As the Martinez Oral Argument Approaches . . .
We’re only six days from the oral argument in Christian Legal Society v. Martinez, and I had to highlight my Alliance Defense Fund colleague Greg Baylor’s excellent response to a recent CLS Statement of Faith) lead CLS Bible studies. Does it make sense to force CLS to allow individuals who reject the Bible to lead a study of it? Is this a sensible compromise?
Mr. Krattenmaker also suggests maintaining the nondiscrimination codes while refusing to enforce the codes until a real-life, aggrieved student comes forward (in most cases, the university pro-actively ejects Christian groups from campus before anyone complains that they’ve been excluded). Greg responds:
There is actual a kernel of common sense here. No actual person who rejected CLS’s religious views sought to be a leader or voting member of CLS at Hastings. If Hastings simply responded to complaints, this dispute might have never arisen. The problem, though, is that Hastings required CLS to promise in advance that it would neverconsider religious belief or immoral conduct in selecting its officers and voting members. CLS could not secure access to meeting space, funding, and communications mechanisms without making that advance promise. Hastings essentially said to CLS, “you can’t use your Statement of Faith in choosing your leaders and voting members.” Understandably, CLS could not make such a promise, and Hastings ejected it from the speech forum it set up for student groups.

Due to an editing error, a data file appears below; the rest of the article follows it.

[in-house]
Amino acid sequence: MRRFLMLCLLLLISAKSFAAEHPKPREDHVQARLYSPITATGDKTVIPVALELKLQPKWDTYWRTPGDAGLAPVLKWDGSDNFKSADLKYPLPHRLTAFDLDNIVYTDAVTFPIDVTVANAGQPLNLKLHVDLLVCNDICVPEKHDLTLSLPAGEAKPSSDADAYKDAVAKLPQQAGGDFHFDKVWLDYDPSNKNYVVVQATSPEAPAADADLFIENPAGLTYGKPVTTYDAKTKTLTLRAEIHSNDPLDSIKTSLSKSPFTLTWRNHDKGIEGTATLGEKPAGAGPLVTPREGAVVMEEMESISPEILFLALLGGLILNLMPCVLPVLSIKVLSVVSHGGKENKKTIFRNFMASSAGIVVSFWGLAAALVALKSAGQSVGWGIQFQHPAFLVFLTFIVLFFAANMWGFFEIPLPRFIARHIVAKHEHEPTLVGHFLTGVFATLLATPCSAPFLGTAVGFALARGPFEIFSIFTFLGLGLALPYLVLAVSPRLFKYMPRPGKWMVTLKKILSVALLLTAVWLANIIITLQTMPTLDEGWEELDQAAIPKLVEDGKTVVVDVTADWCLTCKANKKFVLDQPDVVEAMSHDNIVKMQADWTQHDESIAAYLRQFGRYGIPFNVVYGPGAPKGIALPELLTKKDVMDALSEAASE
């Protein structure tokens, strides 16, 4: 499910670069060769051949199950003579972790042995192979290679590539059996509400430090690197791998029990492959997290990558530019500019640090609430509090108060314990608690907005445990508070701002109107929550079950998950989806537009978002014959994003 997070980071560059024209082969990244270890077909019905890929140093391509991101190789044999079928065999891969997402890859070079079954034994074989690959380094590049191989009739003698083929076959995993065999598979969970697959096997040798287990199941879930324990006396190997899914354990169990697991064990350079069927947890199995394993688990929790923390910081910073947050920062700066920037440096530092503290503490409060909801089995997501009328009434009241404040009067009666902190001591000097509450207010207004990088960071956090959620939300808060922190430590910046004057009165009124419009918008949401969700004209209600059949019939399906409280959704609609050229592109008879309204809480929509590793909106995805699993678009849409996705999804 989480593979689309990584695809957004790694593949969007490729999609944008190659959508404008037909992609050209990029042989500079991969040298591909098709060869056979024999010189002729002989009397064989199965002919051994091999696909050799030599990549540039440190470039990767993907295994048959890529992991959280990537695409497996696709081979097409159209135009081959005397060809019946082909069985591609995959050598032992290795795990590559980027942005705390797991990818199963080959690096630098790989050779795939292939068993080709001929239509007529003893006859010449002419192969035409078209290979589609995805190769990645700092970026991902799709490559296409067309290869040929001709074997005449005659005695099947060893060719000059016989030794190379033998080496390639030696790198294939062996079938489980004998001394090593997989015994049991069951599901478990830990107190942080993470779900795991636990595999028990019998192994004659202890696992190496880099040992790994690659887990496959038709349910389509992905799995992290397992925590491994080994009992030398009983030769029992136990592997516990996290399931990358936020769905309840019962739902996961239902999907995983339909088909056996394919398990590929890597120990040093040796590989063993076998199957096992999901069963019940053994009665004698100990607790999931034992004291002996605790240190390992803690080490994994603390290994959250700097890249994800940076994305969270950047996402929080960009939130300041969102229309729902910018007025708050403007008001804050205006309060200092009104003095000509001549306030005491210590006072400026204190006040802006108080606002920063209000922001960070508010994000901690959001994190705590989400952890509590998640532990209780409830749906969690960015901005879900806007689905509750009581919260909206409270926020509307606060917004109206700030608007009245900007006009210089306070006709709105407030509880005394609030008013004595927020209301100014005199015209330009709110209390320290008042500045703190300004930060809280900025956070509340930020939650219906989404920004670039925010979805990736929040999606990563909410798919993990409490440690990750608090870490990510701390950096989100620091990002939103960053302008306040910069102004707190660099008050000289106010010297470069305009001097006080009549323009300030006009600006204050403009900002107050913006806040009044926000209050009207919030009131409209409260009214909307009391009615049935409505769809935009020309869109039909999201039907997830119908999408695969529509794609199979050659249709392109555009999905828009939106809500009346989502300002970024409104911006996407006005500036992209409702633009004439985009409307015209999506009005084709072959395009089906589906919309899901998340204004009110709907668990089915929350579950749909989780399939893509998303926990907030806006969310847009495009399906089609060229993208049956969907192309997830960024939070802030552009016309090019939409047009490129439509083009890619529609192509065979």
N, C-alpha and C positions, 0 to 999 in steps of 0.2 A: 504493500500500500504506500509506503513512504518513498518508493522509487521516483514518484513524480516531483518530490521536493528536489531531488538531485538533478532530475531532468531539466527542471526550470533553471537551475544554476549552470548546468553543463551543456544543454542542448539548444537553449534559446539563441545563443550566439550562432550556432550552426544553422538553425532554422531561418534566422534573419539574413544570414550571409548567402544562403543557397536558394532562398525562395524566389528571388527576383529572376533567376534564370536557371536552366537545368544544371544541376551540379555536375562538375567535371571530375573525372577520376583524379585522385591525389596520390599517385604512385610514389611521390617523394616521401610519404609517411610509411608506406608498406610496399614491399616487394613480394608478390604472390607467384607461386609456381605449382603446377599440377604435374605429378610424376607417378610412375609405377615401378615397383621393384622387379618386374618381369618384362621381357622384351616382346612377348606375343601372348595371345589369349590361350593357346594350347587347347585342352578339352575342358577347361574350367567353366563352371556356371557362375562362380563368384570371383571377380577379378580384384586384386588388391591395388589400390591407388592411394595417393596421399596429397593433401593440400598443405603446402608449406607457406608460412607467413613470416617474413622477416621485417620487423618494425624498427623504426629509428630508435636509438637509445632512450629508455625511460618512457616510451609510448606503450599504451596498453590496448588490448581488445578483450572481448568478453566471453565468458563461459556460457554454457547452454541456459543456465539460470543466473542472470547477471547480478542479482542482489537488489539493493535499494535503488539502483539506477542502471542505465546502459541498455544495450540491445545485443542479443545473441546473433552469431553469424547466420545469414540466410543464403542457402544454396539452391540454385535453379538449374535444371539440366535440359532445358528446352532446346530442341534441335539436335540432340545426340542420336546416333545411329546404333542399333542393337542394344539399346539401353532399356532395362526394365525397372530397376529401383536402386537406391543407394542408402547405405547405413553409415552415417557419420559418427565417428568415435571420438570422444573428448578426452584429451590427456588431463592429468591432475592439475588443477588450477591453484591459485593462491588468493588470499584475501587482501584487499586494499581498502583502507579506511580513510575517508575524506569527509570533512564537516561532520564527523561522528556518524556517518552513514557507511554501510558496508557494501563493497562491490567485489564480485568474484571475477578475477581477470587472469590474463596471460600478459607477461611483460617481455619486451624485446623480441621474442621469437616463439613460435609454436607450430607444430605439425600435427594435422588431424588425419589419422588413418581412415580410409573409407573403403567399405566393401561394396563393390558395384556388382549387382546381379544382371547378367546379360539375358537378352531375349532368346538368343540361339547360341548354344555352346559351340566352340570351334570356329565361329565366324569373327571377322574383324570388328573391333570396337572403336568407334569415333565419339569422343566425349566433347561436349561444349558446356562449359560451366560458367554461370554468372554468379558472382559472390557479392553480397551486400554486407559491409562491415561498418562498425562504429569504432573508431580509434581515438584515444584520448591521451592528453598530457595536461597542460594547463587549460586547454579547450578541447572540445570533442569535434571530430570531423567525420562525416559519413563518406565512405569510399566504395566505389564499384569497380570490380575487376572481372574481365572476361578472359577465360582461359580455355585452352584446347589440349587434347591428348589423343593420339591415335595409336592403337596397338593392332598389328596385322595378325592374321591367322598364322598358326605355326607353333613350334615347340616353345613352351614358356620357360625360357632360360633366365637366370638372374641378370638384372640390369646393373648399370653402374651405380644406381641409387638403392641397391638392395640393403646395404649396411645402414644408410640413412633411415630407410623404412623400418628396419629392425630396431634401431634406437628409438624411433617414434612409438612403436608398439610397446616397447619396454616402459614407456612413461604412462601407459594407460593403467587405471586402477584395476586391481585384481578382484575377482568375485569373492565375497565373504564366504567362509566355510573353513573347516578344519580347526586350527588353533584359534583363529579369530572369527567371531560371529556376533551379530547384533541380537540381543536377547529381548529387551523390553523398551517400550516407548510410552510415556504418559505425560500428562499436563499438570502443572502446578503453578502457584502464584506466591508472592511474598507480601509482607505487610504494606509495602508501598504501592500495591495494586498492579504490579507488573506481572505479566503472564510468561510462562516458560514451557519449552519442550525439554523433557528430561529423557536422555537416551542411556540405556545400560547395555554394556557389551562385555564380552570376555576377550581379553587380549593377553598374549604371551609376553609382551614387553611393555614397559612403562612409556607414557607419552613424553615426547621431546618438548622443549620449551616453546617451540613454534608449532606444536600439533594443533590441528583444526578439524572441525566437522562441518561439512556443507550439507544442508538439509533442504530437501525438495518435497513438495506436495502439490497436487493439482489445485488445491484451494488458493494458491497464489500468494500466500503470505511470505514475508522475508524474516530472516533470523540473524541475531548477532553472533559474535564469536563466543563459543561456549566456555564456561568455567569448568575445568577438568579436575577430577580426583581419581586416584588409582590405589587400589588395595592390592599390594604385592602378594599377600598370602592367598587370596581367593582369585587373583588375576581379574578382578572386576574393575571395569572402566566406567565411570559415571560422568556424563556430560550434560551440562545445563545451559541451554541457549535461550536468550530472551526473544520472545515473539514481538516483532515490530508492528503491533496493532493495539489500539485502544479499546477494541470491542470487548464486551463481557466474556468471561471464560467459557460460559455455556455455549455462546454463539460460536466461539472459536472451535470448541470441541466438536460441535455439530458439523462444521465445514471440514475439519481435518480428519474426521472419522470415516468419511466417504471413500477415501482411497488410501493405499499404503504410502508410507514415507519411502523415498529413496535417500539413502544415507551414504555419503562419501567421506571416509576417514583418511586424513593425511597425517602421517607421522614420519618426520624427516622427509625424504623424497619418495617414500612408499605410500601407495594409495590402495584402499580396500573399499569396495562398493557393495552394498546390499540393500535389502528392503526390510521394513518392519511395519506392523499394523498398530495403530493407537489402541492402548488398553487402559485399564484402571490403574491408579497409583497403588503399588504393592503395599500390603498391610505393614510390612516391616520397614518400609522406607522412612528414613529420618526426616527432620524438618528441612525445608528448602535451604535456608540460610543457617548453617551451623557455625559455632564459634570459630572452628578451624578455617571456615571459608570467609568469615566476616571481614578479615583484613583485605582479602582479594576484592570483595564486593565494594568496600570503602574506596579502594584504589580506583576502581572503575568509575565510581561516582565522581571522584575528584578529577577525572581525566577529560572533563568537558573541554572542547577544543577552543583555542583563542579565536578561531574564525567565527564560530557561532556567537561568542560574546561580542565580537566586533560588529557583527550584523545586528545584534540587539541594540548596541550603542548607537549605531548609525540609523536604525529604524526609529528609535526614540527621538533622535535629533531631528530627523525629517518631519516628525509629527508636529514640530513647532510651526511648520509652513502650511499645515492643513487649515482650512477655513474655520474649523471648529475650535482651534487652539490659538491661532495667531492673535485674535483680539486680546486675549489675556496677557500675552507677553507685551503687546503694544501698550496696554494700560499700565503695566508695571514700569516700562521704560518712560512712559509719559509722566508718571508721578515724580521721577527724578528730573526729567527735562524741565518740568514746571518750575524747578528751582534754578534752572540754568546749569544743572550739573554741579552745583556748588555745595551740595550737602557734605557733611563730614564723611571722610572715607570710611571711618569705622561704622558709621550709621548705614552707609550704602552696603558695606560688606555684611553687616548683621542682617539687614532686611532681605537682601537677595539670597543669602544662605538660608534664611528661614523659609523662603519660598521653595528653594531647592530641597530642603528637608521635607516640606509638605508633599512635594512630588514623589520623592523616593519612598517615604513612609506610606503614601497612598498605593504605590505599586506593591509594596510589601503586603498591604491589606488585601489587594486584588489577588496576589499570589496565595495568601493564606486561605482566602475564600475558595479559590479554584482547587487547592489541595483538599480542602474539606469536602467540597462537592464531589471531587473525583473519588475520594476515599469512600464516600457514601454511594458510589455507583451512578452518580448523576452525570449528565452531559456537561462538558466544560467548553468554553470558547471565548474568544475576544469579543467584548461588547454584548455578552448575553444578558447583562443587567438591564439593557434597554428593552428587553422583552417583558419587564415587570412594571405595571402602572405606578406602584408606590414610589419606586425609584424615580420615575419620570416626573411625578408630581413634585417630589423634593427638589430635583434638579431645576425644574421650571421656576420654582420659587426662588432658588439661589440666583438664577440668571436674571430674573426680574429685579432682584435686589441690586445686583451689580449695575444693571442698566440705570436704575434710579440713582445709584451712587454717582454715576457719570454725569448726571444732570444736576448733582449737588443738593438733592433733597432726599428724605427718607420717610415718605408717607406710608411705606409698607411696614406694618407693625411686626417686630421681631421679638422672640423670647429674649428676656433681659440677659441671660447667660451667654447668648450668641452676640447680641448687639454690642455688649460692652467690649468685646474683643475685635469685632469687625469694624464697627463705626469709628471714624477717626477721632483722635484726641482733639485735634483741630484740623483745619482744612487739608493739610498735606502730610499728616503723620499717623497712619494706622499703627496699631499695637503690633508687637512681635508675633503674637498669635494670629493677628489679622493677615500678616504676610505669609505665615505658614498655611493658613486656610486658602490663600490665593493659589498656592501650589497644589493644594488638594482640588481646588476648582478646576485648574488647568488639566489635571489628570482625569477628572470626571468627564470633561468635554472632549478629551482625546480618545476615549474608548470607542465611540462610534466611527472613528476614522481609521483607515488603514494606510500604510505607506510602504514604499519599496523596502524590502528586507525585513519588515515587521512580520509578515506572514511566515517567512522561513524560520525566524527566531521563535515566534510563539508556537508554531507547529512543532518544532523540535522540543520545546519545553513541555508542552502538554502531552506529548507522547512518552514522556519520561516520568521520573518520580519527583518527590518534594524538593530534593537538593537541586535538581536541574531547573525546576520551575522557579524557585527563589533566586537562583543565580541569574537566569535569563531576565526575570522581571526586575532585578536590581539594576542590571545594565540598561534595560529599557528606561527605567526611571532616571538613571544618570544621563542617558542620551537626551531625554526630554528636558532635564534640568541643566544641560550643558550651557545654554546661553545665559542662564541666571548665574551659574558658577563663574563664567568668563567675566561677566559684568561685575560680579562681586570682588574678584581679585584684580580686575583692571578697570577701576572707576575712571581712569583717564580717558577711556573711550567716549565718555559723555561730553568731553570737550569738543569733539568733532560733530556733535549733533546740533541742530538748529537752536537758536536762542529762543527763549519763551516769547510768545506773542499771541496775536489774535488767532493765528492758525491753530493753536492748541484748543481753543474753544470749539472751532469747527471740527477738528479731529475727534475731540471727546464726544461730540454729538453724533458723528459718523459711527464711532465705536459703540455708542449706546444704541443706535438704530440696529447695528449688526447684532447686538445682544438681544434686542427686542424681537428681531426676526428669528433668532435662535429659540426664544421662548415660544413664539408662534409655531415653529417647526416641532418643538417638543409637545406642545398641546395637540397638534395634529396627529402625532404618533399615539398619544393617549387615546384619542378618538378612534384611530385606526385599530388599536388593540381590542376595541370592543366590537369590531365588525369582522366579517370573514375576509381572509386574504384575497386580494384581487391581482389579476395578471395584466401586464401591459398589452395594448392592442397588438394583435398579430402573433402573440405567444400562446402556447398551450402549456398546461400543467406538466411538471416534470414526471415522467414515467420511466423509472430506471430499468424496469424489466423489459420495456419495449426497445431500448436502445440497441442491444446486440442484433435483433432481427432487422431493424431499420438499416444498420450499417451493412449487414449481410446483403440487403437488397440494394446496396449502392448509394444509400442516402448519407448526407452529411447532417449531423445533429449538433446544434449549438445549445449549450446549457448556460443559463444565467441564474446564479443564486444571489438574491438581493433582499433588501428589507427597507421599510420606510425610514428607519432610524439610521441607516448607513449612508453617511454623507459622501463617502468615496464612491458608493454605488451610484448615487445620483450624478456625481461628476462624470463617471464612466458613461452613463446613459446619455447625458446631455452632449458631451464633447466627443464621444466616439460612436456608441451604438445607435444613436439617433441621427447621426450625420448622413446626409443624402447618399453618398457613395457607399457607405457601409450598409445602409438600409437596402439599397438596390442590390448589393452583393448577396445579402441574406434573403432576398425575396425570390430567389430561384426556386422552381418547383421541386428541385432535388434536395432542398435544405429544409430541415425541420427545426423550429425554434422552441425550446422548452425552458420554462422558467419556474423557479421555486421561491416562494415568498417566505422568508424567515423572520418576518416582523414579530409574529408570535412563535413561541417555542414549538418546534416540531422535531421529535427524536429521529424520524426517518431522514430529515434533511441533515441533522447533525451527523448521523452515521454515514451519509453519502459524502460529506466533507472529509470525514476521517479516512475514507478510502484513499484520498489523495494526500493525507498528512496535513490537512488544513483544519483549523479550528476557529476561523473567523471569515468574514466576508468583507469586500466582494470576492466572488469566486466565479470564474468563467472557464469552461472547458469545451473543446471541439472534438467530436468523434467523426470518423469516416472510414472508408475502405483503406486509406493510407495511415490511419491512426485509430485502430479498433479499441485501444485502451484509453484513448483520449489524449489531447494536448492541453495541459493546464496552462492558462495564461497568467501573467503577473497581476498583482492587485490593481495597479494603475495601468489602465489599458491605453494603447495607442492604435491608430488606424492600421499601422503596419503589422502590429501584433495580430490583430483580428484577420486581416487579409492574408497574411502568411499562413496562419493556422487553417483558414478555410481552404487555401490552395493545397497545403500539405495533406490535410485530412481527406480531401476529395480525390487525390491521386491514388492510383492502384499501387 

The O’Neil/Krattenmaker suggestion points out what is really going on in this case. Hastings is not really trying to open CLS to students who reject its religious beliefs but nonetheless desire not only to attend and participate (which CLS already allows) but to serve as leaders and voting members. There is no evidence that such a student ever existed, and it is difficult to imagine what legitimate motive such a student might have. Instead of protecting actual people from the unjust denial of some valuable benefit on an irrelevant and invidious basis, Hastings is simply trying to “send a message.” Its message is that CLS’s religious and moral beliefs are wrong. Hastings is trying to communicate its own view that same-sex sexual conduct is not immoral. Hastings wants to loudly proclaim that it disagrees with CLS.
Read the whole thing.